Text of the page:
Agantu, Āgantu: 7 definitions
Agantu means something in Hinduism, Sanskrit, Buddhism, Pali. If you want to know the exact meaning, history, etymology or English translation of this term then check out the descriptions on this page. Add your comment or reference to a book if you want to contribute to this summary article.
Languages of India and abroad
Pali-English dictionarySource: BuddhaSasana: Concise Pali-English Dictionary
āgantu : (m.) one who is coming.Source: Sutta: The Pali Text Society's Pali-English Dictionary
Āgantu, (adj.) (Sk. āgantu) — 1. occasional, incidental J.VI, 358. — 2. an occasional arrival, a new comer, stranger J.VI, 529 (= āgantuka-jana C.); ThA.16. (Page 95)
Pali is the language of the Tipiṭaka, which is the sacred canon of Theravāda Buddhism and contains much of the Buddha’s speech. Closeley related to Sanskrit, both languages are used interchangeably between religions.
Sanskrit-English dictionarySource: DDSA: The practical Sanskrit-English dictionary
Āgantu (आगन्तु).—a. [ā-gam-tun]
1) Coming, arriving.
3) Coming from the outside; external (as a cause &c.)
4) Adventitious, accidental, casual नियमस्तु स यत्कर्म नित्यमागन्तुसाधनम् (niyamastu sa yatkarma nityamāgantusādhanam) Ak.
5) what (or who) comes later or afterwards. वास्तव्यैराक्रान्ते देशे आगन्तुर्जनोऽसम्भवादन्ते निविशते (vāstavyairākrānte deśe āganturjano'sambhavādante niviśate) | ŚB. on MS.1.5.4.
-ntuḥ 1 A new-comer, stranger, guest; (mene) वैदर्भमागन्तुमजं गृहेशम् (vaidarbhamāgantumajaṃ gṛheśam) R.5.62; H. 1.
2) A late-comer, what comes later or afterwards (See āgamaḥ for quotation)Source: Cologne Digital Sanskrit Dictionaries: Shabda-Sagara Sanskrit-English Dictionary
Āgantu (आगन्तु).—mfn. (-ntuḥ-ntuḥ-ntu) 1. Coming, arriving. 2. Incidental, adventitious. m.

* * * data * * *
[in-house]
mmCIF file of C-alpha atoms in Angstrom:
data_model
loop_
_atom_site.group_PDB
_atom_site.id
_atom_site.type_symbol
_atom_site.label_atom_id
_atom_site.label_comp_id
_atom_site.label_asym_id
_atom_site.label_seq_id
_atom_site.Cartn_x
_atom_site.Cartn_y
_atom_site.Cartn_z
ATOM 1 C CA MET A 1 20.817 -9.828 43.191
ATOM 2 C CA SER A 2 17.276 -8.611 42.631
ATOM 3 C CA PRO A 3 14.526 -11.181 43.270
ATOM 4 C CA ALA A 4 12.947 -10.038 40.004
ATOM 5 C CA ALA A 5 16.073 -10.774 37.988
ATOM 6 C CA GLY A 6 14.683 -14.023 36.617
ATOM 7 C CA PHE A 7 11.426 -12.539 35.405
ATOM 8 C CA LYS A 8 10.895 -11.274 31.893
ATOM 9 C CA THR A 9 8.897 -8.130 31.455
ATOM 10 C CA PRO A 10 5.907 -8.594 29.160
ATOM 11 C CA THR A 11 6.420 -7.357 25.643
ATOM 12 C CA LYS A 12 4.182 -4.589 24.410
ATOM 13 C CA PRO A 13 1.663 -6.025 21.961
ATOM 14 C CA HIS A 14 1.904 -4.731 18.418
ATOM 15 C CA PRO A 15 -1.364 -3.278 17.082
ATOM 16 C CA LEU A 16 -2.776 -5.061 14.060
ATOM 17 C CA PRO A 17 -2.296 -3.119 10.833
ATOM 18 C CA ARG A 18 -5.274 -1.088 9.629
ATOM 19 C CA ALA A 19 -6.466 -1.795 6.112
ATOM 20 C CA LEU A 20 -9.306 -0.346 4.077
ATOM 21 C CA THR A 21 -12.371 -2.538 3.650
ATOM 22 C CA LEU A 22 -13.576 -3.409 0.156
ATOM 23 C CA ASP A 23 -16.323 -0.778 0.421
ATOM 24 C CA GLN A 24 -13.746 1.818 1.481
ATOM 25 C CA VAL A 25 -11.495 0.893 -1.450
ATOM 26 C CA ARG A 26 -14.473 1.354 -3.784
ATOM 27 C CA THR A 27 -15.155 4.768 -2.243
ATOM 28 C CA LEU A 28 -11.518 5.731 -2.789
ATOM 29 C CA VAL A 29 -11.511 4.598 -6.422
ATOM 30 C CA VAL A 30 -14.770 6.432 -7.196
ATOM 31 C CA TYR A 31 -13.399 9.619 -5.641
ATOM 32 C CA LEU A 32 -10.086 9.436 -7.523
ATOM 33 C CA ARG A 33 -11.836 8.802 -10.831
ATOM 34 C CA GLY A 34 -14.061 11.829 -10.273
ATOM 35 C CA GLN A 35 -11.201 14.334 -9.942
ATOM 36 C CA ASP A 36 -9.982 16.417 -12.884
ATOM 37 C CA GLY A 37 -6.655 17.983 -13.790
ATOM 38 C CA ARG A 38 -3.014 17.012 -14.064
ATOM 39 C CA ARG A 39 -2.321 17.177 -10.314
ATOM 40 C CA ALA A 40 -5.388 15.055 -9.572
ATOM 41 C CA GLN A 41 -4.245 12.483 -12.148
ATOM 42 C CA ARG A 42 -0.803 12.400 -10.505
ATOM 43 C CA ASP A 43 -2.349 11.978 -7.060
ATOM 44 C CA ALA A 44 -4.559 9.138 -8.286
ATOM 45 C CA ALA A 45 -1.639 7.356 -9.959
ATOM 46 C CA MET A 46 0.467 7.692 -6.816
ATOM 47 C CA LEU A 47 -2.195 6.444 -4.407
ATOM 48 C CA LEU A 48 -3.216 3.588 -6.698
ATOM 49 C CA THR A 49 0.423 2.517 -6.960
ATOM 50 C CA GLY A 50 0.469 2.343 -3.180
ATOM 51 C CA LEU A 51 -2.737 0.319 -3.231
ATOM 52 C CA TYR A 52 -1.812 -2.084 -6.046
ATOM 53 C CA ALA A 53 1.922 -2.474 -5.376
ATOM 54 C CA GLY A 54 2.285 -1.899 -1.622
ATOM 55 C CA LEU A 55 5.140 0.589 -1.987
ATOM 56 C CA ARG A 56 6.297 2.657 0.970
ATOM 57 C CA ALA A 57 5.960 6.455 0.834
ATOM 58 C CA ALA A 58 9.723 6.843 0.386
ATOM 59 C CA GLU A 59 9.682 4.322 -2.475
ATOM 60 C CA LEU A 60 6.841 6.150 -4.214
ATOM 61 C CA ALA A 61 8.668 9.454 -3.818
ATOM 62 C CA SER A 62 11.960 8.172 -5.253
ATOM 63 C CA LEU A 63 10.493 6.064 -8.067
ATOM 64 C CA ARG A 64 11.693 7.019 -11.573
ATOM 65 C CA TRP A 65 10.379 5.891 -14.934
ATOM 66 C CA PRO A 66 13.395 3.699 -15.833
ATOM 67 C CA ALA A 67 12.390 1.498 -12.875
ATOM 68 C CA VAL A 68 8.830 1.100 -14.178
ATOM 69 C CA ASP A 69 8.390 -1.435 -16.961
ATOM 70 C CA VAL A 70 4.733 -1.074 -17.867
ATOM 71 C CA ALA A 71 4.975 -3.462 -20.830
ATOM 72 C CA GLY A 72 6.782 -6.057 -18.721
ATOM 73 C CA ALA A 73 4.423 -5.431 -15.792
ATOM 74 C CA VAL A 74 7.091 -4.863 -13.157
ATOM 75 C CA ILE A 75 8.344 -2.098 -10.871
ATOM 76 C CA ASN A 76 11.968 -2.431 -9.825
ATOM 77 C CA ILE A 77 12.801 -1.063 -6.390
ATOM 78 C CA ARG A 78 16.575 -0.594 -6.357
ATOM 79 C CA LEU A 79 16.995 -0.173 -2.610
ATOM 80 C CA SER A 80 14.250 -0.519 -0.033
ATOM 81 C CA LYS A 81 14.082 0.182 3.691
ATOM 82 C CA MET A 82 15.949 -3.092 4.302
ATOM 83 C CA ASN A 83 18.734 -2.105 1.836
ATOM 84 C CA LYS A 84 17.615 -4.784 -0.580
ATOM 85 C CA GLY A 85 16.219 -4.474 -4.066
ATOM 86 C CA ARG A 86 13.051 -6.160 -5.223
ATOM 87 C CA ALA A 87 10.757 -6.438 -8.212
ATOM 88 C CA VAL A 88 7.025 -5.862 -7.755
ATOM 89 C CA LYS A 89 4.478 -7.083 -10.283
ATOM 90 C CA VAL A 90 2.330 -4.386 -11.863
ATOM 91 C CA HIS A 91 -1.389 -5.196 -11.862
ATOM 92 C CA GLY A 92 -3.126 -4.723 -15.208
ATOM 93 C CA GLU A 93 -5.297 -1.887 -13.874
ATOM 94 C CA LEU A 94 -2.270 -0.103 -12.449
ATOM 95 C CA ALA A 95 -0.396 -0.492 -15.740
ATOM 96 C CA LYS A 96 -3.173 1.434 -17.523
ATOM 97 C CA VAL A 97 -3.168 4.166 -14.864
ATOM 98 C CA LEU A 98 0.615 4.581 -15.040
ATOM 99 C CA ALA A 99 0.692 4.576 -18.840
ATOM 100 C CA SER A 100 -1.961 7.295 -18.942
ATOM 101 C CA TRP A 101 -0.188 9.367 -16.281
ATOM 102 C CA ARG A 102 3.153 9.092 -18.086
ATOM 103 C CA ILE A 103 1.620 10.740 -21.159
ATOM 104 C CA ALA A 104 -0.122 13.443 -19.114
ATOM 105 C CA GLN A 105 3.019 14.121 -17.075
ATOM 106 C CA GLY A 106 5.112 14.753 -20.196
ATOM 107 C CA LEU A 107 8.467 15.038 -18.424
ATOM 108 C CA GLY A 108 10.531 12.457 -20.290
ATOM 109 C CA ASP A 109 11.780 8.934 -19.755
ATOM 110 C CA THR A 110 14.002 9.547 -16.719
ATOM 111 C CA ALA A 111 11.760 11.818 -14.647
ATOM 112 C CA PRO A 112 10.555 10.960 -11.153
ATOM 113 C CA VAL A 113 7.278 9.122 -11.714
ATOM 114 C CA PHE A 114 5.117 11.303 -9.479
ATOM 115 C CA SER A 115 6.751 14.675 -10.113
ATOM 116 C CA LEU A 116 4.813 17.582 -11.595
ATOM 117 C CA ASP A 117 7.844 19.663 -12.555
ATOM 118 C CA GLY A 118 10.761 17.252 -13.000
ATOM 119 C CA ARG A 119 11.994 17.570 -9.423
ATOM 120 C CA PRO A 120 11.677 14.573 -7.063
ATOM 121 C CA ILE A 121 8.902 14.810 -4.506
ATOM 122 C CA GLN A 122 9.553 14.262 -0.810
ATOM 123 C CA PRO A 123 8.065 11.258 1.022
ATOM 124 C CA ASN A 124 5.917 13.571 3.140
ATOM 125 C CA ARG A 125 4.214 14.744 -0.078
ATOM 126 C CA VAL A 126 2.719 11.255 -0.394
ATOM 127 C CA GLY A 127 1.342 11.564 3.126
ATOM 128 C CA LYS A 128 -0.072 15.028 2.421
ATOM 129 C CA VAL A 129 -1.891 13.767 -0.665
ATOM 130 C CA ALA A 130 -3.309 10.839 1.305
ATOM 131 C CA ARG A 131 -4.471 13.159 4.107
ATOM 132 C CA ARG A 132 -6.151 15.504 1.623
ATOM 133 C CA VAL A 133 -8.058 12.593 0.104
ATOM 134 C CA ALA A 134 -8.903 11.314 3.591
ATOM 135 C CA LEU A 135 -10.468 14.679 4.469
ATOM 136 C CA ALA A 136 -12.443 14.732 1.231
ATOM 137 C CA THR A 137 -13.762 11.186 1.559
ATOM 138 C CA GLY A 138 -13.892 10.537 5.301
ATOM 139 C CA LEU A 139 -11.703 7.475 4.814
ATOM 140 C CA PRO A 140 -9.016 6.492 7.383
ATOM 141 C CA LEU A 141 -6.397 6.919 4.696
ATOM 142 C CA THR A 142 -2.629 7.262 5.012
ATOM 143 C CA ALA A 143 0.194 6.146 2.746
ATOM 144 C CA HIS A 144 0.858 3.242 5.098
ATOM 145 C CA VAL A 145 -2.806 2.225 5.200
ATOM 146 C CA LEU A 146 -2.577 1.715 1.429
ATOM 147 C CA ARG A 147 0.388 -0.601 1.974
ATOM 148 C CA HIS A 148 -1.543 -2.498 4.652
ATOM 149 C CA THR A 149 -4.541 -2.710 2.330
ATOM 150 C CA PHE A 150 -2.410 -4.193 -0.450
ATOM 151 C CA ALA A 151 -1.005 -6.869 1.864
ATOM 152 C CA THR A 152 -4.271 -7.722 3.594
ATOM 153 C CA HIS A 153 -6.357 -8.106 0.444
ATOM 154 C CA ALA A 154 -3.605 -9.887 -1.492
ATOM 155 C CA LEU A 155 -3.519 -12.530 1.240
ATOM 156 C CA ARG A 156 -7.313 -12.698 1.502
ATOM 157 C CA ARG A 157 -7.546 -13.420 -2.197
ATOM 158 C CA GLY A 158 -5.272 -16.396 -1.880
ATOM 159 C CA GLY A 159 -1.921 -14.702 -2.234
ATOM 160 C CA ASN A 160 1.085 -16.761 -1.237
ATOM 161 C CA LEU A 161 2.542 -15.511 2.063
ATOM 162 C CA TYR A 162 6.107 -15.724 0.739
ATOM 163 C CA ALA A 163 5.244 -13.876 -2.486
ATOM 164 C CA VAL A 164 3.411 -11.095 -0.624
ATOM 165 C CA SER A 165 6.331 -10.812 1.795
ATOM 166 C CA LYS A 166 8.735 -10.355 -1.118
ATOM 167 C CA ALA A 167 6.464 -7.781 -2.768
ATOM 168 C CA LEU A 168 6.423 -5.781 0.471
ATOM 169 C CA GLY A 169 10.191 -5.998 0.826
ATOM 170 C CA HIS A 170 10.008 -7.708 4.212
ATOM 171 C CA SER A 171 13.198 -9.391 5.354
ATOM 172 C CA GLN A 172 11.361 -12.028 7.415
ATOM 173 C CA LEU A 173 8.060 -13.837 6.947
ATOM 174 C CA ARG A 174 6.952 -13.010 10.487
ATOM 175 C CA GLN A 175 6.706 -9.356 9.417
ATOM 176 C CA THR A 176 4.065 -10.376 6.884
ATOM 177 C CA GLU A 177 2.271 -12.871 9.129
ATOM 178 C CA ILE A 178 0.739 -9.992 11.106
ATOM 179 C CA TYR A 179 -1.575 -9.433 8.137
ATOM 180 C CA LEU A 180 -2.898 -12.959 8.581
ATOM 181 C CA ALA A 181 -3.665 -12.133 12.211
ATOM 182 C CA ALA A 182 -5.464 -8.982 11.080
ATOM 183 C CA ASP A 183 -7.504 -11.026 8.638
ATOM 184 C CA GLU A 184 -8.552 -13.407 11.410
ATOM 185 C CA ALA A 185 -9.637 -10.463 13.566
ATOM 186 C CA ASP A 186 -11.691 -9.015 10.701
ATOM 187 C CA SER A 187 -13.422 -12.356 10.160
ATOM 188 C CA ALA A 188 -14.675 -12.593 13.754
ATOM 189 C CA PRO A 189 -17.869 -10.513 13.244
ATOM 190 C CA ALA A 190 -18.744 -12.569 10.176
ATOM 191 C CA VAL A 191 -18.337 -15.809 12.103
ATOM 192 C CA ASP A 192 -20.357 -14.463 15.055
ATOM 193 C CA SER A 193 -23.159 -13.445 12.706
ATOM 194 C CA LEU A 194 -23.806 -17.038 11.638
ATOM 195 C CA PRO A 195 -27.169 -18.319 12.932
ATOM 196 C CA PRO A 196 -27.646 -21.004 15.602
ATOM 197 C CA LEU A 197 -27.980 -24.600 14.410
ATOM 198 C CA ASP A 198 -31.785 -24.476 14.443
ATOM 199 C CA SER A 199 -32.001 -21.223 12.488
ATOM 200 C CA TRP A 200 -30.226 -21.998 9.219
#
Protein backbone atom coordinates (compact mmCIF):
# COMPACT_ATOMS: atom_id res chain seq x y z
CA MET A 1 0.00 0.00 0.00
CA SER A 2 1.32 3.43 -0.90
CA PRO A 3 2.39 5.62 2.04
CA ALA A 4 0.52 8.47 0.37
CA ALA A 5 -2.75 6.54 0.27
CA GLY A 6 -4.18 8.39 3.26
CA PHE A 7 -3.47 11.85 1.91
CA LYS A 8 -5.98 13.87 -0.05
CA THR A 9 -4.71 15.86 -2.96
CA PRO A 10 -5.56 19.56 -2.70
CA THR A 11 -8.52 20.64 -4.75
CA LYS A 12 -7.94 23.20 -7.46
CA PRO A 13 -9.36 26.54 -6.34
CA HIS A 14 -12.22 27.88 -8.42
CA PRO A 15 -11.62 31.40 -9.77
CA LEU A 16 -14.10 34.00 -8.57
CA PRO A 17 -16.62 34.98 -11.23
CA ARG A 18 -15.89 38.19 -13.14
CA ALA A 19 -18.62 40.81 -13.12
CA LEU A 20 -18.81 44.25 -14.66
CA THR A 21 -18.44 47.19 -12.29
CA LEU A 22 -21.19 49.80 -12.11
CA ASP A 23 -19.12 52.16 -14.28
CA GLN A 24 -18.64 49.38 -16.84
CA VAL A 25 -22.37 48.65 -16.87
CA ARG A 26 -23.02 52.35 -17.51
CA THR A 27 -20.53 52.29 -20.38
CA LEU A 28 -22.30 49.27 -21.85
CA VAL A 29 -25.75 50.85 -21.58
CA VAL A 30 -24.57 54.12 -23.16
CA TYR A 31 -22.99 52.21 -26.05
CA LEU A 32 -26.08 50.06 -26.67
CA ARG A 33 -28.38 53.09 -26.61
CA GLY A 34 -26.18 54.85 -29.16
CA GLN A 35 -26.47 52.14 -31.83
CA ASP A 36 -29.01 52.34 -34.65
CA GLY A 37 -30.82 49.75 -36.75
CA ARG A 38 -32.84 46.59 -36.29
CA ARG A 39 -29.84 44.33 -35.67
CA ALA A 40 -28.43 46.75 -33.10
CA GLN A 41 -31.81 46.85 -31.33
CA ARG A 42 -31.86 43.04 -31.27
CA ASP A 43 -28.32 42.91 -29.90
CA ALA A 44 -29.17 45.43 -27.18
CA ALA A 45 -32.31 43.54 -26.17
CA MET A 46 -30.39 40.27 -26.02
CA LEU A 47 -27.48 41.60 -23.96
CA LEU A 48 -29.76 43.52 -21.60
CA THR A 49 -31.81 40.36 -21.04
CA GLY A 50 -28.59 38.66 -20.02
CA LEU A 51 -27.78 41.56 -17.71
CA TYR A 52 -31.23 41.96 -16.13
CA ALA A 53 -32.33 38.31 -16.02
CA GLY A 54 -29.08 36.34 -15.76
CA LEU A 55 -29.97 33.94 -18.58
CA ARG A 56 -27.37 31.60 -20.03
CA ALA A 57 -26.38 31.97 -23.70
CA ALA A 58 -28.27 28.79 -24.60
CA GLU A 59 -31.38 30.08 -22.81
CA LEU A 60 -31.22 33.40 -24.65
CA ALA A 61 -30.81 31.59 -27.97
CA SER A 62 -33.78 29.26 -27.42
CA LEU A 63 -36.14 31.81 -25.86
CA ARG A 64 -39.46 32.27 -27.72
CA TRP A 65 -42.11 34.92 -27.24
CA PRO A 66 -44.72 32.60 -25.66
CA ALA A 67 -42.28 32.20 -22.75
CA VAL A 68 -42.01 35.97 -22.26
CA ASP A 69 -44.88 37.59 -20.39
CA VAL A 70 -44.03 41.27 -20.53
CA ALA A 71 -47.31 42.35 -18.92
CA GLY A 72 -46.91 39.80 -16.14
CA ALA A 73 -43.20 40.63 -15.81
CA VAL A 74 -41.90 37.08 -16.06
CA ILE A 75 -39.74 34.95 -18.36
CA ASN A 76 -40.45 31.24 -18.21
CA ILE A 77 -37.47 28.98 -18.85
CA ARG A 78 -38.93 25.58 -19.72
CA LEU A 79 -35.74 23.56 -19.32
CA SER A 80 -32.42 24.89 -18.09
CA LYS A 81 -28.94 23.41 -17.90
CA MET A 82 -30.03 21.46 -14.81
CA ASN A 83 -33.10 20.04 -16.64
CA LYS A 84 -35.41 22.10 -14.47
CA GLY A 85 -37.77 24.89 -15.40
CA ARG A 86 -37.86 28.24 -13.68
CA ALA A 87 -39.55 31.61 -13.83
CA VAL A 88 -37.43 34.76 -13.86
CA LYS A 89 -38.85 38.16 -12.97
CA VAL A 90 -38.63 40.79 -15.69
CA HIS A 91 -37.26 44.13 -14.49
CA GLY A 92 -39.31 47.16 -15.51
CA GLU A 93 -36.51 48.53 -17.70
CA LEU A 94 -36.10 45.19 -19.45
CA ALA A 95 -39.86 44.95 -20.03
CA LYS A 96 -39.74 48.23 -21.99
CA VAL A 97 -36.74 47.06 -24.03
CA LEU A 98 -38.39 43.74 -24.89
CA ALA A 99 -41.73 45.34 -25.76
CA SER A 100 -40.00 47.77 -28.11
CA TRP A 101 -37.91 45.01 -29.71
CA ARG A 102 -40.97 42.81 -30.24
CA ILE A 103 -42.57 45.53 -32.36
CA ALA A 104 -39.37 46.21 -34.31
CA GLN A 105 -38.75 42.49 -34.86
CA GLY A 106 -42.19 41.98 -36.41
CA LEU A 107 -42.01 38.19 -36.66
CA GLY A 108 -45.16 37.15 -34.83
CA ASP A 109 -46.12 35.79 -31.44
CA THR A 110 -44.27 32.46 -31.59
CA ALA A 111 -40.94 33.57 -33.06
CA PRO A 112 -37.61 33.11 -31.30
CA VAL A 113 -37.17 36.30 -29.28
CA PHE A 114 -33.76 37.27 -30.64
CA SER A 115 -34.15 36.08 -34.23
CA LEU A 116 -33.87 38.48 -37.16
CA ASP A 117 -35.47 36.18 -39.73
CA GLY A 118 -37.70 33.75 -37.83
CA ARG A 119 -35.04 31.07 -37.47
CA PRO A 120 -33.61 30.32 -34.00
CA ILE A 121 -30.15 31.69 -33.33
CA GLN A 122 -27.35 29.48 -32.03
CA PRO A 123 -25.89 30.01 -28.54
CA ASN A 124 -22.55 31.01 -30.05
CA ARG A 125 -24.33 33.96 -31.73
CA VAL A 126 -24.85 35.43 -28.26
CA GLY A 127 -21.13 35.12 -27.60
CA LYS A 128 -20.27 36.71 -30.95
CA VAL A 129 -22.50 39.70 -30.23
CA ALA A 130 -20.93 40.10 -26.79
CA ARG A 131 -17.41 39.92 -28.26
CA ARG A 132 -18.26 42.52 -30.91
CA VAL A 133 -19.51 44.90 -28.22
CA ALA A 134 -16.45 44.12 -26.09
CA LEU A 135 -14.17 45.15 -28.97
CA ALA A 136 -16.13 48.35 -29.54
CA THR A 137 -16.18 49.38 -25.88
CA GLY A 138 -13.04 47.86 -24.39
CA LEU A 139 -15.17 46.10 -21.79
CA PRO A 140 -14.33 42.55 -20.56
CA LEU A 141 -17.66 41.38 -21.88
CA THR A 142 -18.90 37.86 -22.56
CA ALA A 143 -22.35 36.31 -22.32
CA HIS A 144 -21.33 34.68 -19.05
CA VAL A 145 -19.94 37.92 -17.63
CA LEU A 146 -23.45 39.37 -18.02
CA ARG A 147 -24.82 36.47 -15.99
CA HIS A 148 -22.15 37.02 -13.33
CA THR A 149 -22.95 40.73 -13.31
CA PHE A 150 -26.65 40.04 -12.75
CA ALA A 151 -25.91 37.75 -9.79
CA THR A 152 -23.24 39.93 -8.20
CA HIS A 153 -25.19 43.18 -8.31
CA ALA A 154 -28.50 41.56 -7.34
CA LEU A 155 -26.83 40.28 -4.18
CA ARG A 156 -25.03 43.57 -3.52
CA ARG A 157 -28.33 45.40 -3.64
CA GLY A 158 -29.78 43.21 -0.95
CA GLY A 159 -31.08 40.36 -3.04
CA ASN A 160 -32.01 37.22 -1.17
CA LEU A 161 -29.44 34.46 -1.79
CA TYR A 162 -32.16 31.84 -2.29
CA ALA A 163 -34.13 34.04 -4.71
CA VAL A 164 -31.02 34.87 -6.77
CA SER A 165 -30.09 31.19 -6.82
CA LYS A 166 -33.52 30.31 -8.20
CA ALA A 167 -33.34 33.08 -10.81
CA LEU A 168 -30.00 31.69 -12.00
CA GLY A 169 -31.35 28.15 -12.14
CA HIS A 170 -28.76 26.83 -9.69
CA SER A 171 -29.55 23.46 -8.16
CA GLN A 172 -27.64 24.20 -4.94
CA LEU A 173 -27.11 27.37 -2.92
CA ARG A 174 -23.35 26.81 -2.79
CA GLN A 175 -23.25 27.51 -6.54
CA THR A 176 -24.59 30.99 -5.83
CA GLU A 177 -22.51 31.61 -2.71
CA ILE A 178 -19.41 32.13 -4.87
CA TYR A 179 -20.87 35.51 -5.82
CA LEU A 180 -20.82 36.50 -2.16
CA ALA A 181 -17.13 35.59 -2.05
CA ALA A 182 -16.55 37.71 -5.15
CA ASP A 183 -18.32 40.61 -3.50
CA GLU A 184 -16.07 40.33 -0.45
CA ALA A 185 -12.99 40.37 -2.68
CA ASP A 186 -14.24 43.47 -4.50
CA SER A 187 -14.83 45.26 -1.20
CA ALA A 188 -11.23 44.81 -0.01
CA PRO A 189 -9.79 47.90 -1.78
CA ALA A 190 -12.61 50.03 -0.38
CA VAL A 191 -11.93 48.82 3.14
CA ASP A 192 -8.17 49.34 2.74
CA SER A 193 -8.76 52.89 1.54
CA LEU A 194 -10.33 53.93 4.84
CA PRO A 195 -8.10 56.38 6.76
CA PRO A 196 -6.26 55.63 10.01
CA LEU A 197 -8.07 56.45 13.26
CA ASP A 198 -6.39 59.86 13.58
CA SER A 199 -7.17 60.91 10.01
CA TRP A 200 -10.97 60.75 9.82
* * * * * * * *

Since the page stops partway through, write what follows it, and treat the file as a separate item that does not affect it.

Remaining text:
(-ntuḥ) 1. A guest. 2. A stranger, a new comer. 3. An accident, any accidental hurt or wound. E. āṅ before gam to go, to come, tu affix; ma becomes na; also āgāntu and āgantuka.
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Āgāntu (आगान्तु).—mfn. (-ntuḥ-ntuḥ-ntu) A guest: see āgantu.
Sanskrit, also spelled संस्कृतम् (saṃskṛtam), is an ancient language of India commonly seen as the grandmother of the Indo-European language family. Closely allied with Prakrit and Pali, Sanskrit is more exhaustive in both grammar and terms and has the most extensive collection of literature in the world, greatly surpassing its sister-languages Greek and Latin.
See also (Relevant definitions)
Search found 3 books and stories containing Agantu, Āgantu, Āgāntu, A-gantu, Ā-gantu, Ā-gāntu; (plurals include: Agantus, Āgantus, Āgāntus, gantus, gāntus). You can also click to the full overview containing English textual excerpts. Below are direct links for the most relevant articles:
Sushruta Samhita, Volume 6: Uttara-tantra (by Kaviraj Kunja Lal Bhishagratna)
Chapter LXV - The Technical terms used in the treatise < [Canto V - Tantra-bhusana-adhyaya (embellishing chapters)]
Sushruta Samhita, volume 4: Cikitsasthana (by Kaviraj Kunja Lal Bhishagratna)
A Dictionary Of Chinese Buddhist Terms (by William Edward Soothill)